Jewish pride flags were banned from a Chicago gay parade because they were “triggering” people, according to organizers.
At least three people with the Jewish pride flags, which feature a Star of David superimposed on a rainbow flag, were asked to leave the parade on Saturday because “triggered” people took offense.
The Dyke March later released a statement apologizing for the incident but said the three marchers were asked to leave after they “repeatedly expressed support for Zionism.”
“Sadly, our celebration of dyke, queer and trans solidarity was partly overshadowed by our decision to ask three individuals carrying Israeli flags superimposed on rainbow flags to leave the rally,” organizers said on social media. “This decision was made after they repeatedly expressed support for Zionism during conversations with Dyke March Collective members.”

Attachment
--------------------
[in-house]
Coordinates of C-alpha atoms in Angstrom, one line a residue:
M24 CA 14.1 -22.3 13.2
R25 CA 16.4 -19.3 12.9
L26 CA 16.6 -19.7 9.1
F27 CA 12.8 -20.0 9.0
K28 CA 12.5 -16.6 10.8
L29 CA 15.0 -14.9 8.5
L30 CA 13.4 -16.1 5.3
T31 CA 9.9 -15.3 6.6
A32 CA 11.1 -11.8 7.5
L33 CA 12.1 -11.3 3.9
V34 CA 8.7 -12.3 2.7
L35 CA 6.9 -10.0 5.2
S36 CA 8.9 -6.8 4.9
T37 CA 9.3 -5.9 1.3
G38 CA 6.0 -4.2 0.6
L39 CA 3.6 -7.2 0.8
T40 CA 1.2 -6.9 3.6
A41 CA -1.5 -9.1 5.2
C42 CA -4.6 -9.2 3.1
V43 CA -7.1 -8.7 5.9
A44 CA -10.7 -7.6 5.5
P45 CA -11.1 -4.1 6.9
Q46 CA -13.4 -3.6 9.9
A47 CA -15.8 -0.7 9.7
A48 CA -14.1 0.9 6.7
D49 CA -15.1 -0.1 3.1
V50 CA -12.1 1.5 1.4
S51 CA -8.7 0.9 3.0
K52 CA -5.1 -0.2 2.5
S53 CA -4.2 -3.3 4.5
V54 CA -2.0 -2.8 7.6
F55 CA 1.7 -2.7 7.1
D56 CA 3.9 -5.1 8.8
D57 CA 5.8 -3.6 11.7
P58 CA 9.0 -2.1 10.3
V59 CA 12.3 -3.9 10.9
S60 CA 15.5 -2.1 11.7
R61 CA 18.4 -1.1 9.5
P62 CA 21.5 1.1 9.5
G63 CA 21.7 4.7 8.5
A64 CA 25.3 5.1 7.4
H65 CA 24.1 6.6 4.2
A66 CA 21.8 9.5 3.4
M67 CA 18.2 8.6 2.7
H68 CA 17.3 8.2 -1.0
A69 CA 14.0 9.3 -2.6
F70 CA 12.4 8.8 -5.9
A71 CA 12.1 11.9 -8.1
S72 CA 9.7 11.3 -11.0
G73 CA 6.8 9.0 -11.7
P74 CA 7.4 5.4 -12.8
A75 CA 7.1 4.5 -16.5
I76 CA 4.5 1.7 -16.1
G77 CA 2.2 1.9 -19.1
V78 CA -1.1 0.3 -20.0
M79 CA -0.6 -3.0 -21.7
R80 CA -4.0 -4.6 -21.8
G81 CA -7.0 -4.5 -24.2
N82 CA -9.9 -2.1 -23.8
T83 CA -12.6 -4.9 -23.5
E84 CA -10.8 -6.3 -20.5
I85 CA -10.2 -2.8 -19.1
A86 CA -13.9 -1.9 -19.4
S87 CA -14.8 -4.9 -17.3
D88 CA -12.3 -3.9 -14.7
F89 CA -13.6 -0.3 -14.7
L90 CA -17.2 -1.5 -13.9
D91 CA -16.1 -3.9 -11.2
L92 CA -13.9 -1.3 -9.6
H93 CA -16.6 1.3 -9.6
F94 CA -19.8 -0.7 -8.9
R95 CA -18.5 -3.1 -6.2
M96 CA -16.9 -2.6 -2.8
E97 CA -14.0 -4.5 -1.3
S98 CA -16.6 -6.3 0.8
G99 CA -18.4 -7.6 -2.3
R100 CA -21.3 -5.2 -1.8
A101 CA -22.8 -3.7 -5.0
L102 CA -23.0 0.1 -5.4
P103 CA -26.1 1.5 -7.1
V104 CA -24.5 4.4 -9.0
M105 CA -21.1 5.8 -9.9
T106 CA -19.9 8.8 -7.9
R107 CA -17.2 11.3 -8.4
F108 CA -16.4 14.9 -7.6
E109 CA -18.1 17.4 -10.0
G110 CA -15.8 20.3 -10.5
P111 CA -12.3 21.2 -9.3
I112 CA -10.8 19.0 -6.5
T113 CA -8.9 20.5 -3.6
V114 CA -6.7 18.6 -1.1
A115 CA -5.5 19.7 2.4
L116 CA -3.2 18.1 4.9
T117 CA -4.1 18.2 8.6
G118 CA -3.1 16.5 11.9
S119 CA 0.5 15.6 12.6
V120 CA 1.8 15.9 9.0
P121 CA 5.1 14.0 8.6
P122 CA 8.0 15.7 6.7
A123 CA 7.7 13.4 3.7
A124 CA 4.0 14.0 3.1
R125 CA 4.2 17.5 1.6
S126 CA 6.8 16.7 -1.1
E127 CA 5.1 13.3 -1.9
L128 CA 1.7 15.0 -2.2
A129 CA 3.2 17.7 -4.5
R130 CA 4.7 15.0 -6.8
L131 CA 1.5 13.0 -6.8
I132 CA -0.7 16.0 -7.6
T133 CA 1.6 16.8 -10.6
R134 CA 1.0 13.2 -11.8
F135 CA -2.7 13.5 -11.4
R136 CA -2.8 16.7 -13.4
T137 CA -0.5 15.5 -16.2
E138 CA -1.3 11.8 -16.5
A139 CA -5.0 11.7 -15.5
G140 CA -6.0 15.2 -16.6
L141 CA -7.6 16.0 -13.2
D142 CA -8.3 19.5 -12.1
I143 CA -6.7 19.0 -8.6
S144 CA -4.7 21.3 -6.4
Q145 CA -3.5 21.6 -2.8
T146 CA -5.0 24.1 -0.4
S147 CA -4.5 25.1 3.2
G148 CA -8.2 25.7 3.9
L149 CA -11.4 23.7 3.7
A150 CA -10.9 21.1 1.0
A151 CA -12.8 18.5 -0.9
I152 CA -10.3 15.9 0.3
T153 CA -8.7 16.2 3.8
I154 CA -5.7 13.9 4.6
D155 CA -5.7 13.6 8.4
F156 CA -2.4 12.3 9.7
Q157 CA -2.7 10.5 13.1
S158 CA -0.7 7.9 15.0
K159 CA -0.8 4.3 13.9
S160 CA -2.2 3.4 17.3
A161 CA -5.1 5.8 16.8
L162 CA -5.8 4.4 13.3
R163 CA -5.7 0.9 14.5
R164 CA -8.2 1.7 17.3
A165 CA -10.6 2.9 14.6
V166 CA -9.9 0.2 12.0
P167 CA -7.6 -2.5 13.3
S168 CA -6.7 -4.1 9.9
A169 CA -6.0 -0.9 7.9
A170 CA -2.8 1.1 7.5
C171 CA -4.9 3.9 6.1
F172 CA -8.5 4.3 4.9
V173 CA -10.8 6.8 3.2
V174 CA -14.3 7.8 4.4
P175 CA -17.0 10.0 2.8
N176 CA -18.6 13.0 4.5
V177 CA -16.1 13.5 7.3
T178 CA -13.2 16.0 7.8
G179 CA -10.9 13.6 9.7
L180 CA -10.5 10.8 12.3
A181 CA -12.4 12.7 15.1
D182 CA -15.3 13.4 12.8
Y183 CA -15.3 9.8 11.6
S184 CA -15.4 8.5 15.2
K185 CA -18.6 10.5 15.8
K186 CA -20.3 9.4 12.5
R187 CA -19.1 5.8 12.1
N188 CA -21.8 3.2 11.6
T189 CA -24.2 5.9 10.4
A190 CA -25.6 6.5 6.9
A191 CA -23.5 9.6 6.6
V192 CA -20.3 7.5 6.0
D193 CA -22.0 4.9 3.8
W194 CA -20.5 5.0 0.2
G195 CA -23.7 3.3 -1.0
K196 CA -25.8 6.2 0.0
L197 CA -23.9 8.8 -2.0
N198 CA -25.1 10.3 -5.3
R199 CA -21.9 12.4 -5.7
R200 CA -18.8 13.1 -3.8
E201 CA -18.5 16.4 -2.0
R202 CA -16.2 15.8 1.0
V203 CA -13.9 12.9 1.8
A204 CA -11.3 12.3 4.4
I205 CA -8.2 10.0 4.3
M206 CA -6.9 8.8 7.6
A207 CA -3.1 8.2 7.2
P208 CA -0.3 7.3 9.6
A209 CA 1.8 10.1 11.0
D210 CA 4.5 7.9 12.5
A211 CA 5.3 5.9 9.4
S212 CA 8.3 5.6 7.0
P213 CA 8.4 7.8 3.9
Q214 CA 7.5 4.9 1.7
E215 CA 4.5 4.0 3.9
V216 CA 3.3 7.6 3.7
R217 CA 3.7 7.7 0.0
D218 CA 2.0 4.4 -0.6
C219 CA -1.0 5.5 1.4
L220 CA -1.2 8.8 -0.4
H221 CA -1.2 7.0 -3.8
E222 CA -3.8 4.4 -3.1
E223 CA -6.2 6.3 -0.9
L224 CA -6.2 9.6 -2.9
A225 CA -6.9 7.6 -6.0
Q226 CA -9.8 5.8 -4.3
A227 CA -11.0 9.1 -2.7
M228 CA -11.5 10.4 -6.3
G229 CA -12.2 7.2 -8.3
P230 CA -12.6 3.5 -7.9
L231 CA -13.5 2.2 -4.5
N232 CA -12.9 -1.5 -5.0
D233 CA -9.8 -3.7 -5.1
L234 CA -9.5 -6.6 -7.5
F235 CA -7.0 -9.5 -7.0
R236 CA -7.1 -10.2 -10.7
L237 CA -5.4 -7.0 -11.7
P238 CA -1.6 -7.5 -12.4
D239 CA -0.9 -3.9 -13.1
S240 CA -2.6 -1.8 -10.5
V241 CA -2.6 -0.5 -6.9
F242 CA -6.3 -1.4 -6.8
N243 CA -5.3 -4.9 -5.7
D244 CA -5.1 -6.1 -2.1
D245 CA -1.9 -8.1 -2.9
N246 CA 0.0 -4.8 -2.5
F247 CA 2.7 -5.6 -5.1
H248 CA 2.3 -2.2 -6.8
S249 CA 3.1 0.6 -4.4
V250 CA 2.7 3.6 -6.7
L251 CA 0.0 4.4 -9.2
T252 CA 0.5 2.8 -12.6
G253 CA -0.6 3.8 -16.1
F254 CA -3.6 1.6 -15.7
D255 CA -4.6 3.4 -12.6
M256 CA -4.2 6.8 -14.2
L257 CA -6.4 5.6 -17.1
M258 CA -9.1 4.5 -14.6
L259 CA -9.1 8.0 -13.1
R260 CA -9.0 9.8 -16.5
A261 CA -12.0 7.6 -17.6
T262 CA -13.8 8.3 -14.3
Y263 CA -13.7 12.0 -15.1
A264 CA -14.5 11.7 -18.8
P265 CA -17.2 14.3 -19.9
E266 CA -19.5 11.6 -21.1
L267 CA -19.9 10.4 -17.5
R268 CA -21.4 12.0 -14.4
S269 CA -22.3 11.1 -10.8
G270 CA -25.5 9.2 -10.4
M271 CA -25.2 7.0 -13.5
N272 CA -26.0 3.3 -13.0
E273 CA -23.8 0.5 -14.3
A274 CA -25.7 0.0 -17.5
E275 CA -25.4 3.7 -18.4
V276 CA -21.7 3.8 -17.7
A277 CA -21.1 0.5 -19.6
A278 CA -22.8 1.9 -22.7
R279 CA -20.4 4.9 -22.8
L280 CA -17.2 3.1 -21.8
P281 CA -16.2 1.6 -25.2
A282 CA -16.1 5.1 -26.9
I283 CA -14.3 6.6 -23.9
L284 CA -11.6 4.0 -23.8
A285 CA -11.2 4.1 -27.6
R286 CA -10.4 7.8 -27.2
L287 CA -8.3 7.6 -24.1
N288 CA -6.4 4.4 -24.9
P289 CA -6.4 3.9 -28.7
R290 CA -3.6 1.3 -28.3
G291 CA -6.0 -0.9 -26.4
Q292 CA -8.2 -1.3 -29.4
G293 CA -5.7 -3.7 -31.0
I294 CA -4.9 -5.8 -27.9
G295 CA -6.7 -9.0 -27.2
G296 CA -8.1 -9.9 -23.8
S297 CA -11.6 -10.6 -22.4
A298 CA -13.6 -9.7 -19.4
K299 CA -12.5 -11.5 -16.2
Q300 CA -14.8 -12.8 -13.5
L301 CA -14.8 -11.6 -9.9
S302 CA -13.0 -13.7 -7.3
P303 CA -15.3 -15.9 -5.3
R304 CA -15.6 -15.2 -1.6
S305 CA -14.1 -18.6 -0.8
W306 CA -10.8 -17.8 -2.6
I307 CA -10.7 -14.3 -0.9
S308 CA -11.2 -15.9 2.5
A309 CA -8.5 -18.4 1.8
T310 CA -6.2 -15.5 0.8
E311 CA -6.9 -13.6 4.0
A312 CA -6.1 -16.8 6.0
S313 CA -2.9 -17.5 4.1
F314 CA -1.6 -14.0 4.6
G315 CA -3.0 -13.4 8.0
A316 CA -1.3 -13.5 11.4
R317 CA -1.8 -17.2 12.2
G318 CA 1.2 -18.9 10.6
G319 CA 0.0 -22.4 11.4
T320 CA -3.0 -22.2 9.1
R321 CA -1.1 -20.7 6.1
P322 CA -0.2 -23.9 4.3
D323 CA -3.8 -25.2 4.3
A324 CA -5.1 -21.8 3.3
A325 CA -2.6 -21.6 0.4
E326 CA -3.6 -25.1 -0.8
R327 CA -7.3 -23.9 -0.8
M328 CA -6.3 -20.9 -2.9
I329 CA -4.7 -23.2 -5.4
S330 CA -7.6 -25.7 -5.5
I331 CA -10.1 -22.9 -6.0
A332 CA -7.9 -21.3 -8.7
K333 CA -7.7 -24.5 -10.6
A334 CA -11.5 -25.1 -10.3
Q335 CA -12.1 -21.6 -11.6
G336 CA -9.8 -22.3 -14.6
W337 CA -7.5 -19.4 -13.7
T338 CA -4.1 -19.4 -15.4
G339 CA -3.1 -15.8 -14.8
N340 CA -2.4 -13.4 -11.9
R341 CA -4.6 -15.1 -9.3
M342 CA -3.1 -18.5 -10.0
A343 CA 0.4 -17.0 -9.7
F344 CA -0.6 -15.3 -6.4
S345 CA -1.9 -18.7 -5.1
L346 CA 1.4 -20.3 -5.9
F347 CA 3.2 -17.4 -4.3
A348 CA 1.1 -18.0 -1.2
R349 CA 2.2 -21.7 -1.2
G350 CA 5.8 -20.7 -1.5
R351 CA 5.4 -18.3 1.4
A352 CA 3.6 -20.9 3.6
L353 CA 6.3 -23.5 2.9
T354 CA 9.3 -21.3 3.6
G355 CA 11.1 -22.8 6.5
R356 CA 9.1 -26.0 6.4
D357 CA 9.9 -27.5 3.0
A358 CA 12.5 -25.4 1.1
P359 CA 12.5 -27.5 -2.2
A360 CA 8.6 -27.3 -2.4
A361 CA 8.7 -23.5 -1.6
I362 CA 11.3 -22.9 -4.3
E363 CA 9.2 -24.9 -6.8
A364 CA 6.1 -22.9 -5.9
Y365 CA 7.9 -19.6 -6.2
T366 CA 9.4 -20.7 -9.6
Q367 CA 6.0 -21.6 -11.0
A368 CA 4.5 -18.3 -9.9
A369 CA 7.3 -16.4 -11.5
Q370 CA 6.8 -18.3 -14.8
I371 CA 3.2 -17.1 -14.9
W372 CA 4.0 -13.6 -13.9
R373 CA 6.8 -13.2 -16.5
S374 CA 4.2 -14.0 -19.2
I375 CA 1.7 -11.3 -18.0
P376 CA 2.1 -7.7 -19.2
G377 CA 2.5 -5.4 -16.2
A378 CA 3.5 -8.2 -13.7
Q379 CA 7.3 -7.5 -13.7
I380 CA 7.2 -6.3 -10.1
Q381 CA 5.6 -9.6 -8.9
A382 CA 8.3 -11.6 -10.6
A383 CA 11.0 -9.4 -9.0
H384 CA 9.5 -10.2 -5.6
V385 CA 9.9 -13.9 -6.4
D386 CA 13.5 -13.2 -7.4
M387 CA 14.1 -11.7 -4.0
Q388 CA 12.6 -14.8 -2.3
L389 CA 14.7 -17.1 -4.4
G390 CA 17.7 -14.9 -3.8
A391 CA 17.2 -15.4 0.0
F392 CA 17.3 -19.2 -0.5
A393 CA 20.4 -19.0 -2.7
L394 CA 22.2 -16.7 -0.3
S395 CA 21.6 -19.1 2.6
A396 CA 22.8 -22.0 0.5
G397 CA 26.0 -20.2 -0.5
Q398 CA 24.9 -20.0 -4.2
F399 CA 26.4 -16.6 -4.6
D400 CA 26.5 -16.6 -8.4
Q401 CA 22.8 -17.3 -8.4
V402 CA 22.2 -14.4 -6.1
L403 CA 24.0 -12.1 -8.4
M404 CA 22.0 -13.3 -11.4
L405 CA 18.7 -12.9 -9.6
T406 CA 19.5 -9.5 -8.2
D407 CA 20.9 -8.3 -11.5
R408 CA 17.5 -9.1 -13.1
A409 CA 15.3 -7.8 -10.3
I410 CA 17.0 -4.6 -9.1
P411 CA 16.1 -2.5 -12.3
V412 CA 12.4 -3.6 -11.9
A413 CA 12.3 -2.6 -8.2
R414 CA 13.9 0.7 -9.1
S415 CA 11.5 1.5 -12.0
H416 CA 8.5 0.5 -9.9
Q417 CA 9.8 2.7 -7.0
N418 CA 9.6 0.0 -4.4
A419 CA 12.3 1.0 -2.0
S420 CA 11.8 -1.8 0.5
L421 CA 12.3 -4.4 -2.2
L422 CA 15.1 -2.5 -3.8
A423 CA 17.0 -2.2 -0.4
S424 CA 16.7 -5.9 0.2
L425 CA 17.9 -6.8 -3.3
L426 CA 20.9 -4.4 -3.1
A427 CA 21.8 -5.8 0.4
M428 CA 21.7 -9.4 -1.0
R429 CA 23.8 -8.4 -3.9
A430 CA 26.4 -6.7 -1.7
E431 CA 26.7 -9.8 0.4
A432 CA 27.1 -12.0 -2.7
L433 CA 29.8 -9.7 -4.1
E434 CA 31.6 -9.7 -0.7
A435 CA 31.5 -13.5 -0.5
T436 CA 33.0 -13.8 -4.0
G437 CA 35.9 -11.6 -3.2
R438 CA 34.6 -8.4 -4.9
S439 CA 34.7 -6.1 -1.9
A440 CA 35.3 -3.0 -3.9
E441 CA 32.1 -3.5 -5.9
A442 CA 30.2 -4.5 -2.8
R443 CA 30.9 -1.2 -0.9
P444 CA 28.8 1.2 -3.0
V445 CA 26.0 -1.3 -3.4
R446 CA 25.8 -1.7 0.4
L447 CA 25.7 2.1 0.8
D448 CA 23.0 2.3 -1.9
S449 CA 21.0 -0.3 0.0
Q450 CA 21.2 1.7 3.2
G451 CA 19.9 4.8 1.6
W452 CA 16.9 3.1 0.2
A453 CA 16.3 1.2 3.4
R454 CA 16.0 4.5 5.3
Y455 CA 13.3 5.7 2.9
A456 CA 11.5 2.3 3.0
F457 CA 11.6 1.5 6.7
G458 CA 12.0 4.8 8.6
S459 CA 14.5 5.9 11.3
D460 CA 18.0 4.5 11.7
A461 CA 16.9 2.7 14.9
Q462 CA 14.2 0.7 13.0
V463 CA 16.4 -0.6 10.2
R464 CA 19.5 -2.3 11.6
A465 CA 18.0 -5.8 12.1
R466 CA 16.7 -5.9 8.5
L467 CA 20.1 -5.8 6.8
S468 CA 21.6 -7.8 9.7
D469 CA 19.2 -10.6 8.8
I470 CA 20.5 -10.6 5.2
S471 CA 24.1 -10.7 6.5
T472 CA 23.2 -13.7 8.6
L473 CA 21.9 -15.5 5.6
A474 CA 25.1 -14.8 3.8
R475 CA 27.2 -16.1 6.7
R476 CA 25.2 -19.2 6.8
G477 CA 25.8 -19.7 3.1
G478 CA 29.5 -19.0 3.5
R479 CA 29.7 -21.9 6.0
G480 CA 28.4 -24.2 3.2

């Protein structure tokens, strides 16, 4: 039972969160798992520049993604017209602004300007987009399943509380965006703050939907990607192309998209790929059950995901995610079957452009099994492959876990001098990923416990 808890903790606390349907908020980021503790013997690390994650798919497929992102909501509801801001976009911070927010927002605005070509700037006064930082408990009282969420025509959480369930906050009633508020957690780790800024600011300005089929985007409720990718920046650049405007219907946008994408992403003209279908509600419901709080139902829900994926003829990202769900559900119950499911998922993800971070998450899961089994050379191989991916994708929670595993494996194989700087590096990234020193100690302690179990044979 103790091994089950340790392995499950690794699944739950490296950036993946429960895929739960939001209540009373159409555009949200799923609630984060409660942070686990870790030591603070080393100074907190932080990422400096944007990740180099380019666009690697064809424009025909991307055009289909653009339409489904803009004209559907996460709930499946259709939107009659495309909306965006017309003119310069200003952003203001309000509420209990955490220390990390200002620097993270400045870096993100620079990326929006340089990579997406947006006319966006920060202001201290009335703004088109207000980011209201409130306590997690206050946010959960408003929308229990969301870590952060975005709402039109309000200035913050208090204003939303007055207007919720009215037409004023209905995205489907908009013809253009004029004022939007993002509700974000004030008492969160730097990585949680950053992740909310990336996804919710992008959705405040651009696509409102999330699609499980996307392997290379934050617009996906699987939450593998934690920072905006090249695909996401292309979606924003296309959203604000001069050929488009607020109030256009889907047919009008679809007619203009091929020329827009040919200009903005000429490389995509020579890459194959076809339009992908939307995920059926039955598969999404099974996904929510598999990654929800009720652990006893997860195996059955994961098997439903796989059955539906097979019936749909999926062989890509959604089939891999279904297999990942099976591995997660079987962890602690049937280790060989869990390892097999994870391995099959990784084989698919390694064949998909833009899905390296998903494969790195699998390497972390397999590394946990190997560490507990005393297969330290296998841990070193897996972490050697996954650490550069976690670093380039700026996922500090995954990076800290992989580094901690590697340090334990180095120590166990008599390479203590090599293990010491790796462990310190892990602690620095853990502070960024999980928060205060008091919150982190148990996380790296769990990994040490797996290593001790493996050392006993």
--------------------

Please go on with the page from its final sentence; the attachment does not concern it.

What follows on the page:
One of the banned participants said she felt unwelcome.
“The Dyke March is supposed to be intersectional. I don’t know why my identity is excluded from that,” she said. “I felt that, as a Jew, I am not welcome here.”
This year was likely the first time Jewish symbolism was banned from the march.
“It was a flag from my congregation which celebrates my queer, Jewish identity which I have done for over a decade marching in the Dyke March with the same flag,” said participant Laurel Grauer.
She also said she “lost count” of the number of people who harassed her, with one person reportedly telling her the march was “pro-Palestinian” and “anti-Zionist.”
Additionally, organizers singled out Grauer for “provocative actions at other LGBTQ events and for using Israel’s supposed ‘LGBTQ tolerance’ to pinkwash the violent occupation of Palestine” and claimed the Jewish pride flag was part of this “pinkwashing.”
The Chicago Dyke March, which began in 1995, is billed as a “anti-racist, anti-violent, volunteer-led, grassroots mobilization and celebration of dyke, queer, bisexual and transgender resilience.”
Interestingly, American flags were apparently not welcome either because they are seen as a “symbol of oppression” by marchers, despite the fact that gays and lesbian refugees routinely come to America to escape violent, anti-LGBT regimes that are common in the Middle East and Asia.
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